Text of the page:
## Choosing the right force – metric

Gas Springs are typically used for assisting in lifting a lid as well as holding it open, similar to how a hatchback on a car operates. They are also used on access covers, doors, windows, conveyors, adjustable table and seats, and more.

All gas springs contain pressurized nitrogen gas as well as hydraulic fluid that lubricates the seal and provides slam-resistant dampening at the end of the stroke. You should store and install gas springs rod-end down for longer service life.

If you need a gas spring but you don’t know the force needed, the most accurate way to determine that force is to calculate it using the formula below.

### Calculating force

Use the following formula to determine the approximate force you will need for your application.

#### Calculator

**FORCE = (W x Y) / (Z x N)**

W = Weight of object to be moved.

Y = Distance from fixed mounting point to center of the object (mm).

Z = Distance from hinge point to moving mounting point (mm).

N = Number of springs.

If you do not have all of the necessary information to use the above formula, you can use our estimated force calculation. With either method of determining force, you will need to know the weight of the object you are moving.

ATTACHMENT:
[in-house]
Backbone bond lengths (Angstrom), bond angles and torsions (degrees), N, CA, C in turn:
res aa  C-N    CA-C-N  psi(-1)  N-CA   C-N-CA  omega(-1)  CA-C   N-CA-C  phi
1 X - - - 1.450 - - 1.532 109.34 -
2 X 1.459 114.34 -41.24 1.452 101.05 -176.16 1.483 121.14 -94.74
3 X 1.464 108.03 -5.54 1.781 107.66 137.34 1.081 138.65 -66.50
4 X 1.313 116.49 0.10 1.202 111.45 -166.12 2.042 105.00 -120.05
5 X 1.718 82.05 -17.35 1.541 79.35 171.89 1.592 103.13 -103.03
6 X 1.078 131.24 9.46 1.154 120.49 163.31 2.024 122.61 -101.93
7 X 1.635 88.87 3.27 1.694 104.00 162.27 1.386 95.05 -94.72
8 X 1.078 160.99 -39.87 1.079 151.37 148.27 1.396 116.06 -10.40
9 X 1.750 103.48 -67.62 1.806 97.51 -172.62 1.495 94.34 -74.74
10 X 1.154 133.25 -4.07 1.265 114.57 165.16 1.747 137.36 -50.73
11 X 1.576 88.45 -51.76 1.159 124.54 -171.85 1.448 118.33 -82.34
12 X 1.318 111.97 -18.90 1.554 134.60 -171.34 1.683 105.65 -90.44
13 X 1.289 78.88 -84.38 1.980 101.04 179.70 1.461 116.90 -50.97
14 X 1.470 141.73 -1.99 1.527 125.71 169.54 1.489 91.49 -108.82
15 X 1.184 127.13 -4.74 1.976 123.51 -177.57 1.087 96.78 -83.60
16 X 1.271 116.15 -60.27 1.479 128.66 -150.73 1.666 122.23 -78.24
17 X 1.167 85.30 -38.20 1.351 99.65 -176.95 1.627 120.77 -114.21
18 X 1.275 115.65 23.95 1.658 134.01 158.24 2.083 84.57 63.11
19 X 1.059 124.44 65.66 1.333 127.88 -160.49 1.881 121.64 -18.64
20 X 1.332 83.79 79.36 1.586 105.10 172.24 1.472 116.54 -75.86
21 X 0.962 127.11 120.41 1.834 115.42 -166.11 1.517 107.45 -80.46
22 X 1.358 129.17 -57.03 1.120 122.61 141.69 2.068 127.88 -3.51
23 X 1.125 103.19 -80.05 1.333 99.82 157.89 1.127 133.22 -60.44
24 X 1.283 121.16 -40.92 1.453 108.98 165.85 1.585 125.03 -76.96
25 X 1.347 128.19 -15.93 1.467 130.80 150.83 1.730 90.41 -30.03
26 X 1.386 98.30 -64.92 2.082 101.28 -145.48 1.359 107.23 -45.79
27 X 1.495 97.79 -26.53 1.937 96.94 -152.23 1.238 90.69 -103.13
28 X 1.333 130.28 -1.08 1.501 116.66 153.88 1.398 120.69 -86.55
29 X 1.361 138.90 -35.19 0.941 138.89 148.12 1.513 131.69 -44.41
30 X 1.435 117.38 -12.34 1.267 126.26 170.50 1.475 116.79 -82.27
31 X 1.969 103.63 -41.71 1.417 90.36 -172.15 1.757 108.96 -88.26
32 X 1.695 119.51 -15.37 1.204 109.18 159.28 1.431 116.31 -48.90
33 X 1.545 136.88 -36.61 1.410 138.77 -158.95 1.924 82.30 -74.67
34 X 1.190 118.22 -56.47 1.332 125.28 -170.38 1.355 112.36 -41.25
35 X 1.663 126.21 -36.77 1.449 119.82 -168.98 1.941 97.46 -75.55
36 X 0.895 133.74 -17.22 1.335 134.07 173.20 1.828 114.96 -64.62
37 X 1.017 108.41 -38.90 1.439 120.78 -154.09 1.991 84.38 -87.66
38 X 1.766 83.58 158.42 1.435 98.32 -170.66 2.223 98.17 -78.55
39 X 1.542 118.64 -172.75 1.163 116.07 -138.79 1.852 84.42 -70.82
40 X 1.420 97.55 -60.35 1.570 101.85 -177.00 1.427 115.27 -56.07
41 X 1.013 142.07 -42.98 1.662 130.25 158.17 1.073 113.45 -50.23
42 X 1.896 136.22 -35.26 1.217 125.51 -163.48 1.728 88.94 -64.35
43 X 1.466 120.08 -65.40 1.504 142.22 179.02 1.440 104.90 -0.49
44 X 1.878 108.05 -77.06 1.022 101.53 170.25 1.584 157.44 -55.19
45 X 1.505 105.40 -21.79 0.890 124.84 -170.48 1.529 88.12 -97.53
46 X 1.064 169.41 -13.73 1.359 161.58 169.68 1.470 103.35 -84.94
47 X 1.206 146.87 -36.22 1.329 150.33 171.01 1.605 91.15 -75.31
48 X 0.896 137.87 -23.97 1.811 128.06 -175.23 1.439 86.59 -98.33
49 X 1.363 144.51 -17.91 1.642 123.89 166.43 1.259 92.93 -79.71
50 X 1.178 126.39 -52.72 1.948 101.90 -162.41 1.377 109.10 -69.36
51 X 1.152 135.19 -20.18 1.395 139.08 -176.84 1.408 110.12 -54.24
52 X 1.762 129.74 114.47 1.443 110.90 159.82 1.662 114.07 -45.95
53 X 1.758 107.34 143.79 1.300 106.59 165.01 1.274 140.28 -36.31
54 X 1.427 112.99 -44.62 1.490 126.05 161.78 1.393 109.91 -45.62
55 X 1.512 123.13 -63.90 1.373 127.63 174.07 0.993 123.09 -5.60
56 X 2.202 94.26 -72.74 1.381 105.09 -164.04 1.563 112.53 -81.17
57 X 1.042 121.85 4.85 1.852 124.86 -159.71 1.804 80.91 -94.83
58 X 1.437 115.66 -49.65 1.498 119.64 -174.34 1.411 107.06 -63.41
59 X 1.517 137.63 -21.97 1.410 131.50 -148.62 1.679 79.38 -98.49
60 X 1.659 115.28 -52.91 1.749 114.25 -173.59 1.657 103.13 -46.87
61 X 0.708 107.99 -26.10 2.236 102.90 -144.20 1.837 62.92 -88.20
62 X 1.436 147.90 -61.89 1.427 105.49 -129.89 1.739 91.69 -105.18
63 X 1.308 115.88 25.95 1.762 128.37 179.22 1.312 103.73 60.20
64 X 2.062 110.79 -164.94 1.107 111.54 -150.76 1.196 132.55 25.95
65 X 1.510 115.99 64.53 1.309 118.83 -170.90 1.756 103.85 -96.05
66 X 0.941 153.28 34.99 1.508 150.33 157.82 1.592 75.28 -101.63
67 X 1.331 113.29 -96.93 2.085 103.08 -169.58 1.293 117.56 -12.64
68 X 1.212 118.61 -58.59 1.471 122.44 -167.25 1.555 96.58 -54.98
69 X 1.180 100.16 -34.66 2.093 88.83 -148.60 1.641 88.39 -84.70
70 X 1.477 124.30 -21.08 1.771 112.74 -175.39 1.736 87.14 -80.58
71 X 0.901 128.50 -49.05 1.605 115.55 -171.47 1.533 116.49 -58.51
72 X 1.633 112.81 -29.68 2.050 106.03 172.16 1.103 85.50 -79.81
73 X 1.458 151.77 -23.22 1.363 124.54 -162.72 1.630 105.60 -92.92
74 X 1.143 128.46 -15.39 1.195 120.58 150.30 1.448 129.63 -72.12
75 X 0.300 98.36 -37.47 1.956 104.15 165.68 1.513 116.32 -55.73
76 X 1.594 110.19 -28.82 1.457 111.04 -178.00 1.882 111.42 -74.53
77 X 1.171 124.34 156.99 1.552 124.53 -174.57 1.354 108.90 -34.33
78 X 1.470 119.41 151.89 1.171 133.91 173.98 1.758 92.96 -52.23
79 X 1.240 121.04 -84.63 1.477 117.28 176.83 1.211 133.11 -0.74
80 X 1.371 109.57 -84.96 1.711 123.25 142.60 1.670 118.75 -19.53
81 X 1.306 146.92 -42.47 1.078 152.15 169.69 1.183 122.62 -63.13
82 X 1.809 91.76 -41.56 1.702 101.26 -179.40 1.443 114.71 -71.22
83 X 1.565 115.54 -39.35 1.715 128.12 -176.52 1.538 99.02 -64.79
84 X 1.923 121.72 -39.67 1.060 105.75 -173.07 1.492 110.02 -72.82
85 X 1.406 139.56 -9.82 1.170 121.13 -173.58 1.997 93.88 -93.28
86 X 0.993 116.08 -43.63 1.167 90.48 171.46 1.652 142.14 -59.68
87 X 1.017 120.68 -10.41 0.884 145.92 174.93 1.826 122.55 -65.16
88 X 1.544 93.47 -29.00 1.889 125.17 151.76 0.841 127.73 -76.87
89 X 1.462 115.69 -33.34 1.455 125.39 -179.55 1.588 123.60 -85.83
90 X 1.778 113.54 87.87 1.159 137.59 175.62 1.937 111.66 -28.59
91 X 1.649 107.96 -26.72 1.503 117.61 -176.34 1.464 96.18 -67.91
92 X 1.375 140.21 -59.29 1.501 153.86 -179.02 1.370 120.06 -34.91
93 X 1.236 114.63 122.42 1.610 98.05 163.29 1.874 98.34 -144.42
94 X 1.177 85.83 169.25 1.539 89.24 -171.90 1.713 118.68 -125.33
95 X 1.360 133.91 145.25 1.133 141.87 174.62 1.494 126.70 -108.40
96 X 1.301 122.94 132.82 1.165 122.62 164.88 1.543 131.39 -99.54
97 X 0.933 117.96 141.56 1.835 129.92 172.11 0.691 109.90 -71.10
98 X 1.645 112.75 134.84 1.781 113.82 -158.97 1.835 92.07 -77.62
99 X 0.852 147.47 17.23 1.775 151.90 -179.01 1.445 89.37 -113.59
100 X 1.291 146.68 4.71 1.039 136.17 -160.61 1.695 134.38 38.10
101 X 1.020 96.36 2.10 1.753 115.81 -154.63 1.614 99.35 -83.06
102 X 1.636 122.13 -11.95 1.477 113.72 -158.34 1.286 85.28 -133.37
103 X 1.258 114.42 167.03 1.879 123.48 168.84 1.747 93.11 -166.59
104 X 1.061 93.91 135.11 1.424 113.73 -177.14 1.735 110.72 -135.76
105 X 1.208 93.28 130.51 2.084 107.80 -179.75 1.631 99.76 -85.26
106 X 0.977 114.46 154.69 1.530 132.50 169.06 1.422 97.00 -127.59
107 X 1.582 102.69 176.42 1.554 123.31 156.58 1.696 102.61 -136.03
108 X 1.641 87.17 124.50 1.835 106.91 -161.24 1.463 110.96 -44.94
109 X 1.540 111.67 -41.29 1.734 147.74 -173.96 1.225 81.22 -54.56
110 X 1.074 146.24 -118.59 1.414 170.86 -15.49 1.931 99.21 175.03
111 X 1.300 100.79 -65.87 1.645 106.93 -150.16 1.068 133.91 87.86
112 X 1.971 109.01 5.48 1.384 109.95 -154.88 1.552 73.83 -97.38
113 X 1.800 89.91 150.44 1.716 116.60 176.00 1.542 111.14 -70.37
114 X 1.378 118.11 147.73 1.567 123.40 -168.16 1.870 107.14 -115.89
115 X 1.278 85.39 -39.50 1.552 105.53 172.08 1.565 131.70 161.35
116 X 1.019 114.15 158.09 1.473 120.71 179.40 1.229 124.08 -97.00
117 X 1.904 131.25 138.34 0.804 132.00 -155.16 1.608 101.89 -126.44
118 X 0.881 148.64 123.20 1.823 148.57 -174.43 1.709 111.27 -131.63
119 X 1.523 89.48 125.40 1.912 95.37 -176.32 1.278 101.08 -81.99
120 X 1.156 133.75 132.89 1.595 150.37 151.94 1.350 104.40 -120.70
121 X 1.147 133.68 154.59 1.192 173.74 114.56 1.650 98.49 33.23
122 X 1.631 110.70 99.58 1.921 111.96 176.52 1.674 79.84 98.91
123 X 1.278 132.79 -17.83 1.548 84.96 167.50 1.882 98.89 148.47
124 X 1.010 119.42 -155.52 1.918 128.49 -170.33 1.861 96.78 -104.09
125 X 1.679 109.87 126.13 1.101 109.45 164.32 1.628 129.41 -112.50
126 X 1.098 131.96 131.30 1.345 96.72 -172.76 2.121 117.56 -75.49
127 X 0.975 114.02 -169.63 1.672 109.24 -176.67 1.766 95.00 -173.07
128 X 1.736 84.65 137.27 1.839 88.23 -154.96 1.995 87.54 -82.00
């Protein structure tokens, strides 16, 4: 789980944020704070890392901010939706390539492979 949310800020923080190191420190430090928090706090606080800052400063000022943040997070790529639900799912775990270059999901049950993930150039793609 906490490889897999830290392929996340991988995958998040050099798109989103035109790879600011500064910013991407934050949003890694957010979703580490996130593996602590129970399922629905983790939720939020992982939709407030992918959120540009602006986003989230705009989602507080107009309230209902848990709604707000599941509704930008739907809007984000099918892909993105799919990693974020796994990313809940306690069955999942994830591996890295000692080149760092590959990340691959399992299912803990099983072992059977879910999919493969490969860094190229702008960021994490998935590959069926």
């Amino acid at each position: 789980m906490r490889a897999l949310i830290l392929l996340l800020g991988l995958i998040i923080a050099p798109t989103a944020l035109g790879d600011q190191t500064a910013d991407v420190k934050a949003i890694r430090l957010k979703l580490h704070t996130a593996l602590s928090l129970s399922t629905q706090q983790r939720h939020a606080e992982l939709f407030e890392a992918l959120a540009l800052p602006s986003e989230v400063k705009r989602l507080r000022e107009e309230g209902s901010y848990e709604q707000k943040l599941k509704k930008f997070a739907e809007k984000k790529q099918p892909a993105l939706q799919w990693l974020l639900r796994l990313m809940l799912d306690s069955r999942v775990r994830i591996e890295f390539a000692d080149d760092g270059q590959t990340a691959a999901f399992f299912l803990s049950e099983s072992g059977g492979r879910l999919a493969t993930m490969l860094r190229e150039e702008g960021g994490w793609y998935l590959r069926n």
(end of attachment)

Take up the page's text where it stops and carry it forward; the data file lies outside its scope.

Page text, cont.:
### Estemating force

The force changes according to where you want to install the gas spring. In Fig. B several installations of the gas springs are shown. For the estimated force information of these gas spring installations please see thd example below.

**Example:**

If weight of lid = 250N

1= Use a 500N force gas spring

2= Use a 250N force gas spring

3= Use a 125N force gas spring

*NOTE: If you use two gas springs, divide the force in half.

The optimal position for a gas spring is usually halfway between the hinge and the center of the object you are lifting (force should be approx. twice the weight of the lid). You can use a shorter spring to reduce the chance of the spring obstructing access.

**Gas springs can lose pressure over time, so it is best to choose a force approximately 20% greater than needed.**